H. Alexander Manuel currently serves as an officer with the National Conference of the Administrative Law Judiciary, Judicial Division, American Bar Association. He has served for 16 years at both the federal and state levels, as an administrative judge with the U.S. Department of Housing and Urban Development and the Commonwealth of Virginia, respectively. He is a former partner with Pillsbury, Madison & Sutro of Washington, D.C., and Meserve, Mumper & Hughes of Los Angeles, specializing in bank regulatory matters, and representation of the Federal Deposit Insurance Corp. He is also a veteran of the U.S. Army and U.S. Air Force.

The Deep State by Mike Lofgren (Author's website)
The Fall of the Constitution and the Rise of a Shadow Government
An excerpt from the introduction:

Anyone who has spent time on Capitol Hill will occasionally get the feeling when watching debates in the House or Senate chambers that he or she is seeing a kind of marionette theater, with members of Congress reading carefully vetted talking points about prefabricated issues. This impression was particularly strong both in the run-up to the Iraq war and later, during the mock deliberations over funding that ongoing debacle. While the public is now aware of the disproportionate influence of powerful corporations over Washington, best exemplified by the judicial travesty known as the Citizens United decision, few fully appreciate that the United States has in the last several decades gradually undergone a process first identified by Aristotle and later championed by Machiavelli that the journalist Lawrence Peter Garrett described in the 1930s as a "revolution within the form." Our venerable institutions of government have outwardly remained the same, but they have grown more and more resistant to the popular will as they have become hardwired into a corporate and private influence network with almost unlimited cash to enforce its will. Read more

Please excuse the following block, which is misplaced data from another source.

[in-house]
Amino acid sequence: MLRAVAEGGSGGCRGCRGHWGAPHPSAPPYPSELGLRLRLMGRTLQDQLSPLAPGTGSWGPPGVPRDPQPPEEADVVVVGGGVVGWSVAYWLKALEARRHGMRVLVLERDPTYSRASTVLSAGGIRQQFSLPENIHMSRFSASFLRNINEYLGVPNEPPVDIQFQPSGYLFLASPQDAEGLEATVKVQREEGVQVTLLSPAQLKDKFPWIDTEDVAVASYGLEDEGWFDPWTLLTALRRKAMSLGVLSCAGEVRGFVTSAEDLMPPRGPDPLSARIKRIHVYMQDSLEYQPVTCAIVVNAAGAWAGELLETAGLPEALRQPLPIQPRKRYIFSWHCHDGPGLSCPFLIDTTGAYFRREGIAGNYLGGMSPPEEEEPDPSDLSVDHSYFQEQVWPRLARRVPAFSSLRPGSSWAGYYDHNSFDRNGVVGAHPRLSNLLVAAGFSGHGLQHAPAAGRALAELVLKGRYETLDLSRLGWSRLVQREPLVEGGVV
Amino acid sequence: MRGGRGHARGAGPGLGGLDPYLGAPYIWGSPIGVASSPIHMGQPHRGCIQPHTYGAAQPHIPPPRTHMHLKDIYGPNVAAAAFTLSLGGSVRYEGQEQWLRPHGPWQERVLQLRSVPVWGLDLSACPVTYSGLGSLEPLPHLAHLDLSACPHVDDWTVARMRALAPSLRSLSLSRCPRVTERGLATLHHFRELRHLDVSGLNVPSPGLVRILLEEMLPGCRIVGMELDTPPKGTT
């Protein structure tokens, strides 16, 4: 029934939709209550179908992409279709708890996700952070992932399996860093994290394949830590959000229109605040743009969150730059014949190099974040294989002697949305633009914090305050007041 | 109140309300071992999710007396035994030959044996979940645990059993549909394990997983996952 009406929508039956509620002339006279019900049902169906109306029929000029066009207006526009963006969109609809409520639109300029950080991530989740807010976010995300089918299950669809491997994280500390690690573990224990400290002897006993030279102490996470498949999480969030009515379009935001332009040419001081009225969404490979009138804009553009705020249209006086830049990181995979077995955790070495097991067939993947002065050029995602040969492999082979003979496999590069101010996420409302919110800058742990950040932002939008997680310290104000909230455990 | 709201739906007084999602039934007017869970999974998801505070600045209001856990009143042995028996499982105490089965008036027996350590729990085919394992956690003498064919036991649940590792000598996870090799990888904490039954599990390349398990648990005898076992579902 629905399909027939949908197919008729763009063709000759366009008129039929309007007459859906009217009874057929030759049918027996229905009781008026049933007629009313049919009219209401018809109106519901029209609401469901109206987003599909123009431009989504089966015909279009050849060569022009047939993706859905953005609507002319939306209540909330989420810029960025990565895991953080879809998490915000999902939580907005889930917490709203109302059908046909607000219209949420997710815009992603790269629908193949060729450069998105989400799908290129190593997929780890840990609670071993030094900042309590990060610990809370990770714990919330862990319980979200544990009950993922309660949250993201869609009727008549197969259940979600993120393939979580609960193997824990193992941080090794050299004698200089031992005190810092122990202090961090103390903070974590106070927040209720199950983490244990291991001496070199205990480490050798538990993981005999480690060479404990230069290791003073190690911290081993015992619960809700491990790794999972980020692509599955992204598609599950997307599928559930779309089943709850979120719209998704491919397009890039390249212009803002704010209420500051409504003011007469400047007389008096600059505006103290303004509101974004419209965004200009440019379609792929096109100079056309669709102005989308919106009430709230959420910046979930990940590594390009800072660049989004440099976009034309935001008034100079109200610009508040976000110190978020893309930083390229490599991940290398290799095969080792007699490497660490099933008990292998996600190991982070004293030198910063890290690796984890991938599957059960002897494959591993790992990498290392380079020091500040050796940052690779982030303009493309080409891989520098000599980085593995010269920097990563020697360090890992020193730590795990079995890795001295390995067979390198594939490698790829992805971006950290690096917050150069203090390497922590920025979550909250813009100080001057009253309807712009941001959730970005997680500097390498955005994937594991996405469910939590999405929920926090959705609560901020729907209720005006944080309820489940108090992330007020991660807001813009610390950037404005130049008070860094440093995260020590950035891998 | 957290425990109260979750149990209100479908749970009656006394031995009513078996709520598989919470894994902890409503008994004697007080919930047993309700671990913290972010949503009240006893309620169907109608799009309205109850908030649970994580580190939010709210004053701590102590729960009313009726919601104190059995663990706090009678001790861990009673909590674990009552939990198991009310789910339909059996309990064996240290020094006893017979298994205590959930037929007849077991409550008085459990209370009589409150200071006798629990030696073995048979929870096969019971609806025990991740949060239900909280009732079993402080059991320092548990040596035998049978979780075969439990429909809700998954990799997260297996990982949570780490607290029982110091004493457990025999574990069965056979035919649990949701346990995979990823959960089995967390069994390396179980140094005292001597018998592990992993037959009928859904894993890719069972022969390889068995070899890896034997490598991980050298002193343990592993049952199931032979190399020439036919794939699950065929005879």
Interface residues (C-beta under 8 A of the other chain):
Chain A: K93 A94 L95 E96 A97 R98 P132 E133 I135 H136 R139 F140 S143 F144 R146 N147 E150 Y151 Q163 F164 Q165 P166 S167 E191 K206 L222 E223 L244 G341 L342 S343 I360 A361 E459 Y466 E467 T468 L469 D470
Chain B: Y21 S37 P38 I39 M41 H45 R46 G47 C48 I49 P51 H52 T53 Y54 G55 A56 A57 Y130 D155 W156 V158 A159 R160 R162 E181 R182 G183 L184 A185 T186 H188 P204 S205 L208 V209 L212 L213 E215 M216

The Deep State by Mike Lofgren
Penguin Random House, publisher
The Fall of the Constitution and the Rise of a Shadow Government

Mike Lofgren was the first to use the term Deep State, in an essay and exclusive interview on Moyers and Company, to refer to a web of entrenched interests in the US government and beyond (most notably Wall Street and Silicon Valley, which controls access to our every click and swipe) that dictate America’s defense decisions, trade policies and priorities with little regard for the actual interests or desires of the American people. In this essential and eye-opening book Lofgren takes his argument one step further. Drawing on insights gleaned over three decades on Capitol Hill, much of it on the Budget Committee, he paints a gripping portrait of the dismal swamp on the Potomac and the revolution it will take to reclaim our government and set us back on course. Read more

The Nation: What Is the Deep State?
The New Yorker: Trump vs. the "Deep State"
Wikipedia: Deep state in the United States
Bill Moyers, Essay: Anatomy of the Deep State Deep State
Video w/ Mike Lofgren: Exposing the Real Deep State